4

Yes. You can generate a random polynomial of degree $k$, then evaluate this polynomial at $n$ different points in $\tilde{O}(n)$ time using the DFT (the DFT lets you evaluate a polynomial of degree $n$ at $n$ different points in $\tilde{O}(n)$ time).


2

You shouldn't have a square root. Namely, for every $\delta$-biased distribution $Z$ (using your notation), we have $$ \delta^2+2^{-n} \geq \lVert Z\rVert^2_2 \geq \frac{1}{\lvert\operatorname{supp} Z\rvert}\tag{1} $$ since the squared $\ell_2$ norm of a distribution over support of size $N$ is at least that of the uniform distribution on $N$ elements, which ...


2

$$s = \Theta( k \cdot ( t + \log n ) )$$ As the question mentions, there is an upper bound of $s \le k\cdot\max\{t,\lceil \log_2 n \rceil\}$ bits for the seed length. Specifically, sample a random polynomial of degree $<k$ over a field of size $2^{\max\{t,\lceil \log_2 n \rceil\}}$, and evaluate it at $n$ points. This produces $k$-wise independent field ...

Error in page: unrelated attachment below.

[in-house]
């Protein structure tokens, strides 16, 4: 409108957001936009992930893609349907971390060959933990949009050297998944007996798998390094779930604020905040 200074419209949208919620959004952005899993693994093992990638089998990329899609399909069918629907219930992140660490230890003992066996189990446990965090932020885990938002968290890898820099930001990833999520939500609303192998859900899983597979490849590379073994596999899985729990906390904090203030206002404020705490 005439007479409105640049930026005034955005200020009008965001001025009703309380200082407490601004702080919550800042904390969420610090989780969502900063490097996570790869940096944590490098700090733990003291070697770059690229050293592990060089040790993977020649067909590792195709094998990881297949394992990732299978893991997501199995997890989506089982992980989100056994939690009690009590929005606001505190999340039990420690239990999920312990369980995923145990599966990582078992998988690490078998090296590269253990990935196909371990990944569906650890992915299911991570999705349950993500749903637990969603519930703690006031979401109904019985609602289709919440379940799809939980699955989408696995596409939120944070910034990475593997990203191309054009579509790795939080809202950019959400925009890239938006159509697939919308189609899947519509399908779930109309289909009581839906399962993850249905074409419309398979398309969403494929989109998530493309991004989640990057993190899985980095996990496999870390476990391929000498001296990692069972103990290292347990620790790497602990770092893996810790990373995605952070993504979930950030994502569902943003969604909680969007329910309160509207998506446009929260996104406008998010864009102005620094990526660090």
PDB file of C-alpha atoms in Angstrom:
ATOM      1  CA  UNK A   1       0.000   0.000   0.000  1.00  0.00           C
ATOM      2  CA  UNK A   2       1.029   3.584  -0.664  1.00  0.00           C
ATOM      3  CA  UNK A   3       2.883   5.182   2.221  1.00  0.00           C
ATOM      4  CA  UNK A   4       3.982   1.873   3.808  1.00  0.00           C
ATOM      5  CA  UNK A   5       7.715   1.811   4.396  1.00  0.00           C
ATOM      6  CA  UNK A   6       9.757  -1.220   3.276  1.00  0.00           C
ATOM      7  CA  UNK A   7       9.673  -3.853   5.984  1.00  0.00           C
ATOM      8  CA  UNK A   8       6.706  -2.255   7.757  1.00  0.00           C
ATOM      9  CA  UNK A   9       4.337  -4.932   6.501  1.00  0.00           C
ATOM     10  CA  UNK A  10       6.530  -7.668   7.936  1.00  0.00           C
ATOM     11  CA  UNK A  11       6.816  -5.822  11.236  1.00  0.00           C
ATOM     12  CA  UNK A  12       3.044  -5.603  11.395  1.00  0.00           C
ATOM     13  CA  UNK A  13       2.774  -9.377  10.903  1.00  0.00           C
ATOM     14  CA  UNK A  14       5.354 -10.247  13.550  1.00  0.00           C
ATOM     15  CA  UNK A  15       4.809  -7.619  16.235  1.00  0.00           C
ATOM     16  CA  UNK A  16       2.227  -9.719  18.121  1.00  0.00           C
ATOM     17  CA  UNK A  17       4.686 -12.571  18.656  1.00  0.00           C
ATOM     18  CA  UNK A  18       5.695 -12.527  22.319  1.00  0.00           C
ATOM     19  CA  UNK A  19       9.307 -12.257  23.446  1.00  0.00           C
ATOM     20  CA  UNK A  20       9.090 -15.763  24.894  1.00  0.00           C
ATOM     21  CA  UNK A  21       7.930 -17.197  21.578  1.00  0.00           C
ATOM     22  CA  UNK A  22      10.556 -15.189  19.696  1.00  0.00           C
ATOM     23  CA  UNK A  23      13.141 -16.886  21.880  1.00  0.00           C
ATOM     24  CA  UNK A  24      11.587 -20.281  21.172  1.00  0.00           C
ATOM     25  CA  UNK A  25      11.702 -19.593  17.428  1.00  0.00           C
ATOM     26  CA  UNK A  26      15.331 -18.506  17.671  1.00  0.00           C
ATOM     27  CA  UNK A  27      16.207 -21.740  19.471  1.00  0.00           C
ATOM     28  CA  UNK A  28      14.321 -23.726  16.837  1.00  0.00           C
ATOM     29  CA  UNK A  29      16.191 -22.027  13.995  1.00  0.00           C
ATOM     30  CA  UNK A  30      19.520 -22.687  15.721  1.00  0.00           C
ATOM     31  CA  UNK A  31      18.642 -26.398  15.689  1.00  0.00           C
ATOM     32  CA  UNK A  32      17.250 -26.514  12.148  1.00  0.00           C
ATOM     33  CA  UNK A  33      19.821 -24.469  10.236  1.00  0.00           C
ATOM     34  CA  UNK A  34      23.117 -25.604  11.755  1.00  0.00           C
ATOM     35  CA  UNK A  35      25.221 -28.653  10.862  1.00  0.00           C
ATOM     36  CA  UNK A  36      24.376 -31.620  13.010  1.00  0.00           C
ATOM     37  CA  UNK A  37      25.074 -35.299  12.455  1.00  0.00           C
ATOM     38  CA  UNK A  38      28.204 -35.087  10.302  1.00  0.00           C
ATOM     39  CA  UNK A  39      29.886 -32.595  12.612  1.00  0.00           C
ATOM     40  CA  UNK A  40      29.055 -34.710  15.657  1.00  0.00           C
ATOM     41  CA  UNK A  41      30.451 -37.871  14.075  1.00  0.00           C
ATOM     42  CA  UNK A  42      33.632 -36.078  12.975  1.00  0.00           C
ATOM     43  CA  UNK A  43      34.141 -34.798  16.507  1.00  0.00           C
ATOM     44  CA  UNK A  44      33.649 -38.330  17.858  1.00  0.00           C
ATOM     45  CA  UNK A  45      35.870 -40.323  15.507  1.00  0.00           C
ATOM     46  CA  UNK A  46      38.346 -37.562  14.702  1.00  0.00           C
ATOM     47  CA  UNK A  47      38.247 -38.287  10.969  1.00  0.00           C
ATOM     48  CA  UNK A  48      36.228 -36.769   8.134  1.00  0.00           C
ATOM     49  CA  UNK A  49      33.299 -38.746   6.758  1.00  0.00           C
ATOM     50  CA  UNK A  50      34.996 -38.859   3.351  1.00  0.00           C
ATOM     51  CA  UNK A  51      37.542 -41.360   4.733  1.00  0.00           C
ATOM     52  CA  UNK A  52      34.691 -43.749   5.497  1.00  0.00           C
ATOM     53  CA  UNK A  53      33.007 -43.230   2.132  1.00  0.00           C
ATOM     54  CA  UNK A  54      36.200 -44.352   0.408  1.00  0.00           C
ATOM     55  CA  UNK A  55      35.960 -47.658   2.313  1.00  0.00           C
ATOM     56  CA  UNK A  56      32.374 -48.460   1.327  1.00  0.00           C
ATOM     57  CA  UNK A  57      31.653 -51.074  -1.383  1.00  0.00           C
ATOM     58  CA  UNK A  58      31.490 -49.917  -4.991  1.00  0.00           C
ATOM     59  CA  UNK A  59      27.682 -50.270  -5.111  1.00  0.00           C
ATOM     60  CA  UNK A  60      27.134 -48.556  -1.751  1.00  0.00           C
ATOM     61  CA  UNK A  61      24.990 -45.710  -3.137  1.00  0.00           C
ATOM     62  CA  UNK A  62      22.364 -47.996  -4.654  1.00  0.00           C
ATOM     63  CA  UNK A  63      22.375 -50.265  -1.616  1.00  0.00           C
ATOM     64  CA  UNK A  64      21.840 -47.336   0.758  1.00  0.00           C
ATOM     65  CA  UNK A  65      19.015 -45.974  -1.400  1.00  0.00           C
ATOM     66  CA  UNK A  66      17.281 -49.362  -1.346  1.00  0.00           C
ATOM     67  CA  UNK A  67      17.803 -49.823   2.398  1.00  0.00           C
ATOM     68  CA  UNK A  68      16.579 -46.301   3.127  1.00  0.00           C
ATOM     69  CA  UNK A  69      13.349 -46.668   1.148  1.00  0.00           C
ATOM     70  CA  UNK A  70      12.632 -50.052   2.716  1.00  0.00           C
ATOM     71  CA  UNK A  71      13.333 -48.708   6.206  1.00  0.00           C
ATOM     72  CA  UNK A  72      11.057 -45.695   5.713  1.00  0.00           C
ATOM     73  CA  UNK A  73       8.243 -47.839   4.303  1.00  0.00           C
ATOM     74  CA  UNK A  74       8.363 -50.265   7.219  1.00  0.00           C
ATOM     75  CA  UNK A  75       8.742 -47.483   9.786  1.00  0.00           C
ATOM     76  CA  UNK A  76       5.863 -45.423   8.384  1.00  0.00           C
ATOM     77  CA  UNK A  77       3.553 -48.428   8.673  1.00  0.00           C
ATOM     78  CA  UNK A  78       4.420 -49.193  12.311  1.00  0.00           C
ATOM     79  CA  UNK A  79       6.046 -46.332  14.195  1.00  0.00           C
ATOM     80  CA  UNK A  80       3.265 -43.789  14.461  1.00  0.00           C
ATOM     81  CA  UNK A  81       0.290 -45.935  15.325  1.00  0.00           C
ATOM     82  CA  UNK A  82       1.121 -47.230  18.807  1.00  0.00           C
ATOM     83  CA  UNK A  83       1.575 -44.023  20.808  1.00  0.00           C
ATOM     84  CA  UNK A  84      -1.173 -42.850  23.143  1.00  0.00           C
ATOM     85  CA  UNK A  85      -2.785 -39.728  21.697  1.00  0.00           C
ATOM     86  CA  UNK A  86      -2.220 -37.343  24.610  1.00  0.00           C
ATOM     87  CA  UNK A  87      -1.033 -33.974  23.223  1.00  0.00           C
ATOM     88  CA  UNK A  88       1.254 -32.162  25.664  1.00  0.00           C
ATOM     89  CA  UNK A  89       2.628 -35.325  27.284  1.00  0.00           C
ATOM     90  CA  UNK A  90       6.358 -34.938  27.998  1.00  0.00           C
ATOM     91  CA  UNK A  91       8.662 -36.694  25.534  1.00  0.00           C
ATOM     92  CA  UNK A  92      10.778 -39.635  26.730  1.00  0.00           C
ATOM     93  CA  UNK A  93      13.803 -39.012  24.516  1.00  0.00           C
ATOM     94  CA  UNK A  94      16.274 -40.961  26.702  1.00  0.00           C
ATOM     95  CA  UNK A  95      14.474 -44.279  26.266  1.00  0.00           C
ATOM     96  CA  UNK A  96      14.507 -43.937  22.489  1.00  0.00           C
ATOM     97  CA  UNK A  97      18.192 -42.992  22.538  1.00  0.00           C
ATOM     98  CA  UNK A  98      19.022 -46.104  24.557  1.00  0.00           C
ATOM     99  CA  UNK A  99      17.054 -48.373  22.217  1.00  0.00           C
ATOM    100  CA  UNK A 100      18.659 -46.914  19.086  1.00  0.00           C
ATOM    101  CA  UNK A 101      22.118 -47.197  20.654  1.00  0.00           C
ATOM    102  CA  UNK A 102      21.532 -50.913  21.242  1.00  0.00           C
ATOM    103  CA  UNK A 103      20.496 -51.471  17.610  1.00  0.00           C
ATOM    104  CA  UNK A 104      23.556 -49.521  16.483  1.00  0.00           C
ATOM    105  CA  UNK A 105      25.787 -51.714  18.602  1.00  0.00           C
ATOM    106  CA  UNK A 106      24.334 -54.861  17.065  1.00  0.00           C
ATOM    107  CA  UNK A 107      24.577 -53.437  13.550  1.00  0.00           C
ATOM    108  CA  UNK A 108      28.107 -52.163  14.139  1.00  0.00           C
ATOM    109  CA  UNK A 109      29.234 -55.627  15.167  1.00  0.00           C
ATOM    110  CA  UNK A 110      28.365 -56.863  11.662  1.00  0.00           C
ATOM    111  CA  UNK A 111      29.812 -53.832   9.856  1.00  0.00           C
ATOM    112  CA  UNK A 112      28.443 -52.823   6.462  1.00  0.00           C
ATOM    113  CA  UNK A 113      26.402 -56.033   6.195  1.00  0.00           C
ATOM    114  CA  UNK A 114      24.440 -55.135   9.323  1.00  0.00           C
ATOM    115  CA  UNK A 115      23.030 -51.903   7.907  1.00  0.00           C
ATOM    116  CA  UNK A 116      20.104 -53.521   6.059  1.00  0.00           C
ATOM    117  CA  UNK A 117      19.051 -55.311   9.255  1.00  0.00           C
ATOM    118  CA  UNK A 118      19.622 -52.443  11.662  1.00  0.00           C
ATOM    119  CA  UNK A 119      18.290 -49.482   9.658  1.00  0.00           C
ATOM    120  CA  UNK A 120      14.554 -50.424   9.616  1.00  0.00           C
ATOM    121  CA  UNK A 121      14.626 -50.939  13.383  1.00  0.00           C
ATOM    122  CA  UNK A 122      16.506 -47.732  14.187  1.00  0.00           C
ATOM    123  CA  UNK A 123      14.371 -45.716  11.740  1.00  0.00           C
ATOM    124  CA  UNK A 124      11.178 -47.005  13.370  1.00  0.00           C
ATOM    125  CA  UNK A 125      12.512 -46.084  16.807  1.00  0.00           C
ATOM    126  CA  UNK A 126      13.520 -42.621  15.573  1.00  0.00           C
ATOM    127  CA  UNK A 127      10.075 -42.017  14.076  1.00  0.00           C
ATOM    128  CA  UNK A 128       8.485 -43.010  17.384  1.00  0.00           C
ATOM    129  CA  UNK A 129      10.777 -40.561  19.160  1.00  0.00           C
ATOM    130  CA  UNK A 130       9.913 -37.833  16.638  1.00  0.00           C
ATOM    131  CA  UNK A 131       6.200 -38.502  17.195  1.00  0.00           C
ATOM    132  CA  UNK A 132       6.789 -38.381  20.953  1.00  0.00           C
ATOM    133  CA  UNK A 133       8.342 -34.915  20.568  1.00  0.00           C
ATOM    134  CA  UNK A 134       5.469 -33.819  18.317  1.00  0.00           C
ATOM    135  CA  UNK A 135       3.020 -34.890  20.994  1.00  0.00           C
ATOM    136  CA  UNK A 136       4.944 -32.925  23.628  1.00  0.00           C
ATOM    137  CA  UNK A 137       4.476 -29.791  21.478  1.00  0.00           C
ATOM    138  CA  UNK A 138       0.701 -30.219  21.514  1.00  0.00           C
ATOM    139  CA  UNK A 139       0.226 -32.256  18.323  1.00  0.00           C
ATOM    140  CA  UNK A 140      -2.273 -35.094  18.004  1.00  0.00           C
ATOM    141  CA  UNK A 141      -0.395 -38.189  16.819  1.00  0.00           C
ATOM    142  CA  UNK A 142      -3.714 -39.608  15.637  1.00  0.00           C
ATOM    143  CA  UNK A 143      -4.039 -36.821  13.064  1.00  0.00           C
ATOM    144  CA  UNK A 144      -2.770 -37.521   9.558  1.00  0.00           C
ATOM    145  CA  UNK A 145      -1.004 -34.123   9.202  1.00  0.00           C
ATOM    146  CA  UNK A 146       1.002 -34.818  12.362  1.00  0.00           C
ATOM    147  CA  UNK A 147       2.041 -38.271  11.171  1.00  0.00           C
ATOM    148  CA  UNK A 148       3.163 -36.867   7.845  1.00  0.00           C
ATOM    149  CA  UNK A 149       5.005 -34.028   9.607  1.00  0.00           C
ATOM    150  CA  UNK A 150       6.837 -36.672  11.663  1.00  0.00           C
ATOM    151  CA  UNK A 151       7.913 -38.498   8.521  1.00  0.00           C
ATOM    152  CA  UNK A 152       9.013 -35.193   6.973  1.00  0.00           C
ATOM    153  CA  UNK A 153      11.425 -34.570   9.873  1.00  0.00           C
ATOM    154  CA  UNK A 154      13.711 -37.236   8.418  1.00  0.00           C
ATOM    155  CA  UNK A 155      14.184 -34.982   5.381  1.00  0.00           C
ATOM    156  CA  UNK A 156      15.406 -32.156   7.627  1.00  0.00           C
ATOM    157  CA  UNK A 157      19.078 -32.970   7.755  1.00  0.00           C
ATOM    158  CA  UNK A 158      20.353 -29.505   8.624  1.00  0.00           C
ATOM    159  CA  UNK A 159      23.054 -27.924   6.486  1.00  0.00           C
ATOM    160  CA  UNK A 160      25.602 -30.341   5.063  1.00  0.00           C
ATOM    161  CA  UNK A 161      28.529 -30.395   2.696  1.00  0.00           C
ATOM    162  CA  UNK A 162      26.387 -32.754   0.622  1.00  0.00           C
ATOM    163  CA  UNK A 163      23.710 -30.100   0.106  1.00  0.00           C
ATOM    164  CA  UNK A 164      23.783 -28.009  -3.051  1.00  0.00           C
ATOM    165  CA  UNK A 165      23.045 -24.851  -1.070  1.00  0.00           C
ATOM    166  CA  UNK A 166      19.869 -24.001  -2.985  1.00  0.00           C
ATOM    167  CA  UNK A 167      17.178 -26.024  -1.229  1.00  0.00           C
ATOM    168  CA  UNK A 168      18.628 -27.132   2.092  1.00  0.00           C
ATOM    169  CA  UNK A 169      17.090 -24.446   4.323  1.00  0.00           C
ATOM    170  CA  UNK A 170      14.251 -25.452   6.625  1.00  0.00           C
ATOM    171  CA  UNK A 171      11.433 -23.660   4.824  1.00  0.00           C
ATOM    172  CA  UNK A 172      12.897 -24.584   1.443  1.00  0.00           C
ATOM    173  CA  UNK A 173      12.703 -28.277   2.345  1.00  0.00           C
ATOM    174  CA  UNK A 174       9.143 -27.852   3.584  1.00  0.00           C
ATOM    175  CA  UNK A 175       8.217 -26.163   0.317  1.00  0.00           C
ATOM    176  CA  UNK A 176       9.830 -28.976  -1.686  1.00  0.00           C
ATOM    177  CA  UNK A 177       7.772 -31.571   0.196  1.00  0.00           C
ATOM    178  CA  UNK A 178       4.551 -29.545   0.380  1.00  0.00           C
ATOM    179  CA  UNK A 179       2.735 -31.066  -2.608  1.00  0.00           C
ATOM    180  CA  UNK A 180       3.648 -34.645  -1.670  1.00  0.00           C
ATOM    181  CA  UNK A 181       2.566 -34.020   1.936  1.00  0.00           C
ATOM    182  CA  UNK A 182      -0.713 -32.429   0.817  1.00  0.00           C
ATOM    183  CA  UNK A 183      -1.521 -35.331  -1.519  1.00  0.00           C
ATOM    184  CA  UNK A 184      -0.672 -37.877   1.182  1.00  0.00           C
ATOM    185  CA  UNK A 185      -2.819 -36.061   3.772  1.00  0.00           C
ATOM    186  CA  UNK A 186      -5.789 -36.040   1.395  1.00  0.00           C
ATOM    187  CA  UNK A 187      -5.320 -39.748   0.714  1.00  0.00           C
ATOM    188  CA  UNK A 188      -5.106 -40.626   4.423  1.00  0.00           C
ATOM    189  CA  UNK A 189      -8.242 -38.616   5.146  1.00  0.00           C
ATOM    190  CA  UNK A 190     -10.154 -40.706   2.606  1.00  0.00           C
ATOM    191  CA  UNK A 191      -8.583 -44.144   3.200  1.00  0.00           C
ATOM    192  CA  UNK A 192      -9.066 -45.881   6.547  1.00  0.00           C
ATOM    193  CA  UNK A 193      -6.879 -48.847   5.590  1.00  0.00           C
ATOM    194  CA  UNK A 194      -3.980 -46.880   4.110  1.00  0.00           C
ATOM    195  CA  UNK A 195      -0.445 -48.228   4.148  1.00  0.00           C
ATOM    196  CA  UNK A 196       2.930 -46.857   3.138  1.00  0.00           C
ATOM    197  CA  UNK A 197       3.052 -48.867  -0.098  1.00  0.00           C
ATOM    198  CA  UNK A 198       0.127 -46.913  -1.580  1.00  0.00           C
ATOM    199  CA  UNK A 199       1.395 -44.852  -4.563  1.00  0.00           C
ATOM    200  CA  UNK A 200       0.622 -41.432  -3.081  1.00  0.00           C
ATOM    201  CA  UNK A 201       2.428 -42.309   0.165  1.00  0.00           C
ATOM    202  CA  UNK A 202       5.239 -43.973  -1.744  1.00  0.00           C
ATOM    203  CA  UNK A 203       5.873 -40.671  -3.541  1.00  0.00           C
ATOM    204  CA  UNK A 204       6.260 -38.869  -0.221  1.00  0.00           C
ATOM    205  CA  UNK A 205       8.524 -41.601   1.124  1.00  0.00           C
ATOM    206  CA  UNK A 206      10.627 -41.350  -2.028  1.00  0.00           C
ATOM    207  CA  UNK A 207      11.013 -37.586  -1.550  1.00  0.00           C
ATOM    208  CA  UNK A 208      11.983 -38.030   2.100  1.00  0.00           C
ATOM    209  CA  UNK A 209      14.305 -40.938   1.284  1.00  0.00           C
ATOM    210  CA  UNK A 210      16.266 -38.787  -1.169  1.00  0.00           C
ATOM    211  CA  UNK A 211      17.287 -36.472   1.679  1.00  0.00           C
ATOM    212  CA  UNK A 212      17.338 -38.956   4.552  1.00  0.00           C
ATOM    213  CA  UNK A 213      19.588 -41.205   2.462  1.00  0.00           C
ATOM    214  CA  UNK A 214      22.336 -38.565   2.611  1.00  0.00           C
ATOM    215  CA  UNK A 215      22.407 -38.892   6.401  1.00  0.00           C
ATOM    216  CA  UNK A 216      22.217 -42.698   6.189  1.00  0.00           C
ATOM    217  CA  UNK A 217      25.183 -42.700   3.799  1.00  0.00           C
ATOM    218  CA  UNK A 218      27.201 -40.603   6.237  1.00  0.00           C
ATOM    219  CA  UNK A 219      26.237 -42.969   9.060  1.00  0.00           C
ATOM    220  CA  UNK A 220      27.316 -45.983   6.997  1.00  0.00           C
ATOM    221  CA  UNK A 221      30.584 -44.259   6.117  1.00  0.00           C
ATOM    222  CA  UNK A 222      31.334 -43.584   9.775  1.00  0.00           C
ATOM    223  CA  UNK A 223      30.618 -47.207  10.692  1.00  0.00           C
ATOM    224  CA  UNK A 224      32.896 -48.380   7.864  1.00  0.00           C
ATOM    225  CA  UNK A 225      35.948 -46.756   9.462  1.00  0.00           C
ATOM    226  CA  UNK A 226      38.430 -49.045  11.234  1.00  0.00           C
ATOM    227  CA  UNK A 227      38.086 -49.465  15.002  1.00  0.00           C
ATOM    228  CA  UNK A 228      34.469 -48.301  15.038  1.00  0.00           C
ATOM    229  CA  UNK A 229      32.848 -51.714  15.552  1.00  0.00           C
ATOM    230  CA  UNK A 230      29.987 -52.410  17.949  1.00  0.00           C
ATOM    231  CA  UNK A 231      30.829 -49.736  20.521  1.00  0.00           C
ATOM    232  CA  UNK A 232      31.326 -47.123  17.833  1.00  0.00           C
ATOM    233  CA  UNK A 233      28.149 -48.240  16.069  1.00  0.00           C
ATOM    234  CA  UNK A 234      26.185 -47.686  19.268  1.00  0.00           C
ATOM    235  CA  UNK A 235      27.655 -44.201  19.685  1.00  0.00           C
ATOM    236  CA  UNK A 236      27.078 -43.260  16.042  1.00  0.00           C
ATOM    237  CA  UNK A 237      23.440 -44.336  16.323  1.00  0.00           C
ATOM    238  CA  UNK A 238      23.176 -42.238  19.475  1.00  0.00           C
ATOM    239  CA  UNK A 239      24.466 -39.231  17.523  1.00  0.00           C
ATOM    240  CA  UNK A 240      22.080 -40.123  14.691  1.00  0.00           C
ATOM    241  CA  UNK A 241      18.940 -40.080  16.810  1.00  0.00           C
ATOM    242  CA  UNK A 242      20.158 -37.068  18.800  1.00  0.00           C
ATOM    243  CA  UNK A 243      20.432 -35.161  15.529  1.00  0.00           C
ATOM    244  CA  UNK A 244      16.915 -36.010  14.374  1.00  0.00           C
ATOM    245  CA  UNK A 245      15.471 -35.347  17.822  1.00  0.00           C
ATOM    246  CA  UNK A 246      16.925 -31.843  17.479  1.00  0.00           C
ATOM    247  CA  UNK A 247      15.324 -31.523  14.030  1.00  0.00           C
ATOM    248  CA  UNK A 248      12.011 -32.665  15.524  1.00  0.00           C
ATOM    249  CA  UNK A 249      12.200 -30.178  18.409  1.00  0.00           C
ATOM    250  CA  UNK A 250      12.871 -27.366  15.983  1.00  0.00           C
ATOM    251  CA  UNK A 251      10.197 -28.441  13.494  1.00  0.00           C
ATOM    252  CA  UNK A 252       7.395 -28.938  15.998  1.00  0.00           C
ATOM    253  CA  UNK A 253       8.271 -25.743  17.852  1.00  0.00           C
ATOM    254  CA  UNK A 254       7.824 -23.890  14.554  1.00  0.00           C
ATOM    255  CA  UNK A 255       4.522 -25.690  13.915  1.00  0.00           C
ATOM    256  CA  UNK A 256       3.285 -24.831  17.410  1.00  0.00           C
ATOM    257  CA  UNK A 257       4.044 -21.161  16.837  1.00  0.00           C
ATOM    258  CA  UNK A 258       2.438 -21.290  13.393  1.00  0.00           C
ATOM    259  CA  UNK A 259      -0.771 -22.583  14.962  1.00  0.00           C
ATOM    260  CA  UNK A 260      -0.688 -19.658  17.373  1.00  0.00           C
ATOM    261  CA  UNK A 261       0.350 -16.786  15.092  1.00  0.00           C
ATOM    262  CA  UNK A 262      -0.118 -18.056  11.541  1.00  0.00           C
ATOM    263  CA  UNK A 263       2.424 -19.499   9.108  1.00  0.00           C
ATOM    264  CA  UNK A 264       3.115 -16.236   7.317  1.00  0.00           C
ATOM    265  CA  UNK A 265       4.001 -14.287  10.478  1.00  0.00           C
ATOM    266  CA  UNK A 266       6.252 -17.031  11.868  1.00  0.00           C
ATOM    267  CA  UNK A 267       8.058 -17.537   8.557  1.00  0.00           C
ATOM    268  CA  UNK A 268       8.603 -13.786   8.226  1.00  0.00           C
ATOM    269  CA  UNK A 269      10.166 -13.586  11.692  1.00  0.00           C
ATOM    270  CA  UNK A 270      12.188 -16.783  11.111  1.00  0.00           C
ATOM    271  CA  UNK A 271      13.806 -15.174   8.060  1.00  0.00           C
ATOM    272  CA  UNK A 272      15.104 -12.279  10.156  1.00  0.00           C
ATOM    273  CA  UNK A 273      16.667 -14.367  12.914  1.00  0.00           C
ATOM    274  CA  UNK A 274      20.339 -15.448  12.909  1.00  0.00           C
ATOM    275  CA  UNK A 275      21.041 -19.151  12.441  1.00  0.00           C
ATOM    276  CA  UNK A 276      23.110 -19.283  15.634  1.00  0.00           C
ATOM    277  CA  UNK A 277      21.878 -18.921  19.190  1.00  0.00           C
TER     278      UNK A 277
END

1

recall that $$\langle s(x,y,z),\tau\rangle=\cdots=f_z\Big(\sum_{i,j}x^iy^j\tau_{i,j}\Big)$$ if we define $p_\tau(x,y)=\sum\limits_{i,j}x^iy^j\tau_{i,j}$, we have $$\langle s(x,y,z),\tau\rangle=f_{p_\tau(x,y)}(z)$$ So, observe that whenever $p_\tau(x,y)\neq 0$ we win as $z$ is uniform and the expected value of $f_{p_\tau(x,y)}(z)$ is also $1/2$ which means ...


1

The algorithm below runs in time $O(n\log n)$, but not $O(n)$. On the other hand, it permutes the columns in such a way that there are only $O(\log^2n \cdot\log\log n)$ short segments in the end. Let us at first describe $O(n\log n)$-time algorithm for the case when $n + 1$ is prime. Then we may identify columns $\{1, 2, \ldots, n\}$ with elements of $(\...


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